John Gardner at Home

Memories from Jens Ohlin

I first met John in New York City, shortly after I graduated from law school, at a conference at Cardozo in honor of our mutual colleague, the criminal law theorist George Fletcher. At the time I was a mere student, or recent graduate, but had a wonderful exchange with John, who treated me with the utmost charity and respect, even though he didn’t have to. I still remember when he rose to the podium to give his lecture at Cardozo; the room listened rapturously as he skillfully developed his argument. It gave me, a young academic, a real sense of how to construct an argument and how to present it in public.

When I became a professor, imagine my delight when I learned that John had agreed to visit at Cornell during the fall term in 2015. Simply put, it was an amazing semester. John came to work every day, sitting in the faculty lounge and joining in our crazy conversations. When he first arrived at Cornell, I told him how I excited I was to be able to discuss criminal law theory with him, and how much his collection “Offences and Defenses” had influenced me. At first I was disappointed when he declared that he had “retired” from criminal law theory and moved on to other matters, but during the semester we managed to draw him out in conversation on several topics regarding criminal law and tort theory, much to our benefit.

During each of these intense jurisprudential conversations, John was both light and funny. I have met many brilliant philosophers over the years, but none were as kind or as funny as John. In fact, I can’t think of a single philosopher who displayed John’s combination of brilliance, insight, creativity, and good humor.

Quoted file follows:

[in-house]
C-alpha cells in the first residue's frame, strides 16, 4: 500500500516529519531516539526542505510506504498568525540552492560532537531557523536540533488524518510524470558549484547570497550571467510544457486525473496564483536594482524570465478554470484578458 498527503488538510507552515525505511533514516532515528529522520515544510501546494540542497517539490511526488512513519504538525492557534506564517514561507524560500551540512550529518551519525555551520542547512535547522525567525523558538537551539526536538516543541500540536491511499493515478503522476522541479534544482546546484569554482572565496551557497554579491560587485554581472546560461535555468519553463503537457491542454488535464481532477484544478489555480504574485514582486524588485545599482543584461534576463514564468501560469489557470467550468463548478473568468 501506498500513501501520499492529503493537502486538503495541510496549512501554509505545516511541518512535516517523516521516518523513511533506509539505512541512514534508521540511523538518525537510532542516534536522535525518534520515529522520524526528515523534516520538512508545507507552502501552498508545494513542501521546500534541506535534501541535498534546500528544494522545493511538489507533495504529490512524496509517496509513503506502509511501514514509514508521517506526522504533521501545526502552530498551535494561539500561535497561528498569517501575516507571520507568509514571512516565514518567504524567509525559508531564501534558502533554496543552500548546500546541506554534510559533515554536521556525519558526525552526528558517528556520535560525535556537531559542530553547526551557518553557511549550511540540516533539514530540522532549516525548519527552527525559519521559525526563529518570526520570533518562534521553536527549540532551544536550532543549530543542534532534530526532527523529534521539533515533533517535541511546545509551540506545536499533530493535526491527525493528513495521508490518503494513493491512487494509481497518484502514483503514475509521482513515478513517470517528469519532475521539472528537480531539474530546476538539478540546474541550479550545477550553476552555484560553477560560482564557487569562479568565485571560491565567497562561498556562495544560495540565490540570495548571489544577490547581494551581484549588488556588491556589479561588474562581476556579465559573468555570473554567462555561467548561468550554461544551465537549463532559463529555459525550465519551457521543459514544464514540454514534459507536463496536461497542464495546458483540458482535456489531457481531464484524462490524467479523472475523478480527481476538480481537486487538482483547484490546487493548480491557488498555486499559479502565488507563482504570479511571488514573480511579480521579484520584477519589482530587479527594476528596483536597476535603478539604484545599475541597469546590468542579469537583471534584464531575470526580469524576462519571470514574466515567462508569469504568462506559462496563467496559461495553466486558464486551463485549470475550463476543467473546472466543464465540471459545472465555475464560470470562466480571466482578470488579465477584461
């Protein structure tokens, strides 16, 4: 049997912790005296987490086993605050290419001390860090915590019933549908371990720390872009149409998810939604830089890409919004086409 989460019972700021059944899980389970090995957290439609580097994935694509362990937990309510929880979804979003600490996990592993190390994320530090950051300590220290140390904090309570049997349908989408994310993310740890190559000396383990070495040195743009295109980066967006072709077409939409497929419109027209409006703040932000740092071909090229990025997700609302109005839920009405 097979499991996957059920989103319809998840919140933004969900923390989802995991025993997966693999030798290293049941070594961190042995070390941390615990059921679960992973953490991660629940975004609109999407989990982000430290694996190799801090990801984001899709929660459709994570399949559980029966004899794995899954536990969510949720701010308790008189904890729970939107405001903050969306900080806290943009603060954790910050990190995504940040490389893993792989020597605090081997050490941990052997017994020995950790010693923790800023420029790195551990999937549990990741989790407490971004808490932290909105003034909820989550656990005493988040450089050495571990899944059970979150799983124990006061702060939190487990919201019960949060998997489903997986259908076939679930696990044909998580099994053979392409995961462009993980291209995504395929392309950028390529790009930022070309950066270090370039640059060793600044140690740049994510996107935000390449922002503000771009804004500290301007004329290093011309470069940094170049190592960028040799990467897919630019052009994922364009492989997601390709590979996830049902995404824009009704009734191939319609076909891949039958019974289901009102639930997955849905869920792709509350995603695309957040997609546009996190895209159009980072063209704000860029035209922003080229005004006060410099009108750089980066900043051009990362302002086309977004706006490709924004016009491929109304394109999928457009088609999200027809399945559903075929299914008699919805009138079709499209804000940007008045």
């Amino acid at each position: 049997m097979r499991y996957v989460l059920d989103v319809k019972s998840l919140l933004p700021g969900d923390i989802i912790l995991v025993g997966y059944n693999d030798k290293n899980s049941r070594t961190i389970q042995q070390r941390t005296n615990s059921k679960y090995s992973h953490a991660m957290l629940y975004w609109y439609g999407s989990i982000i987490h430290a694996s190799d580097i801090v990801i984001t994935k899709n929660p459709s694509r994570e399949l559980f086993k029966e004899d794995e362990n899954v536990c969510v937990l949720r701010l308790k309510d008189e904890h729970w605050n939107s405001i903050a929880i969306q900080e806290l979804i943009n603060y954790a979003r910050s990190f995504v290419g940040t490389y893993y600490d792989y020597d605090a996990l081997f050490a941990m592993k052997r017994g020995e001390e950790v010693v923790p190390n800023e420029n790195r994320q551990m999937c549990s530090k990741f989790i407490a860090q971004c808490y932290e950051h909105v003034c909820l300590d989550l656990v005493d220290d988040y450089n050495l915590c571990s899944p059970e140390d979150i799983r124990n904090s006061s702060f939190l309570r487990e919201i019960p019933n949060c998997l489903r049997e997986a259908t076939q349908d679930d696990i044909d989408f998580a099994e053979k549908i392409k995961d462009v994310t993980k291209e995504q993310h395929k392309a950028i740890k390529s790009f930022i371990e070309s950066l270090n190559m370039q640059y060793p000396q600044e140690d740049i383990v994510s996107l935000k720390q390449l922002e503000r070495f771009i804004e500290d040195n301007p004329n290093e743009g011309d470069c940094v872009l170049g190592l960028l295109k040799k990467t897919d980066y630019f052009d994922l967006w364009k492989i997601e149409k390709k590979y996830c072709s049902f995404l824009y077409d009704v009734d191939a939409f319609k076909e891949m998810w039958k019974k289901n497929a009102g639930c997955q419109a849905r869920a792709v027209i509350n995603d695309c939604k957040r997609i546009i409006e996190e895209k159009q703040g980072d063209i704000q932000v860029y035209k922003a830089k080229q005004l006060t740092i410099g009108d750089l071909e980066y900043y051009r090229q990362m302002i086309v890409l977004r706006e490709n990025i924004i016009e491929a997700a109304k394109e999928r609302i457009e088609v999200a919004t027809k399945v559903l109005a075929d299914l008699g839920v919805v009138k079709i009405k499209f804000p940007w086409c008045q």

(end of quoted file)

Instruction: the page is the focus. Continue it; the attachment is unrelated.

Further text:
John was invited to give an endowed lecture at Cornell that semester, which he agreed to in advance. When he arrived, he found out that the lecture was more formal than he had originally been led to believe. He then decided it would be more appropriate to write, in advance, a full-length address for the occasion. So, over the next few days, John set pen to paper and came up with the "Twilight of Legality,” which far surpassed our expectations for the event. During the lecture in the stately Moot Court Room, the audience sat transfixed as John unveiled a counter-intuitive thesis, defended it deftly, and graciously answered our questions with charm and wit.

We shall miss him terribly and think of him always. He left behind a legacy of brilliance, collegiality, and generosity.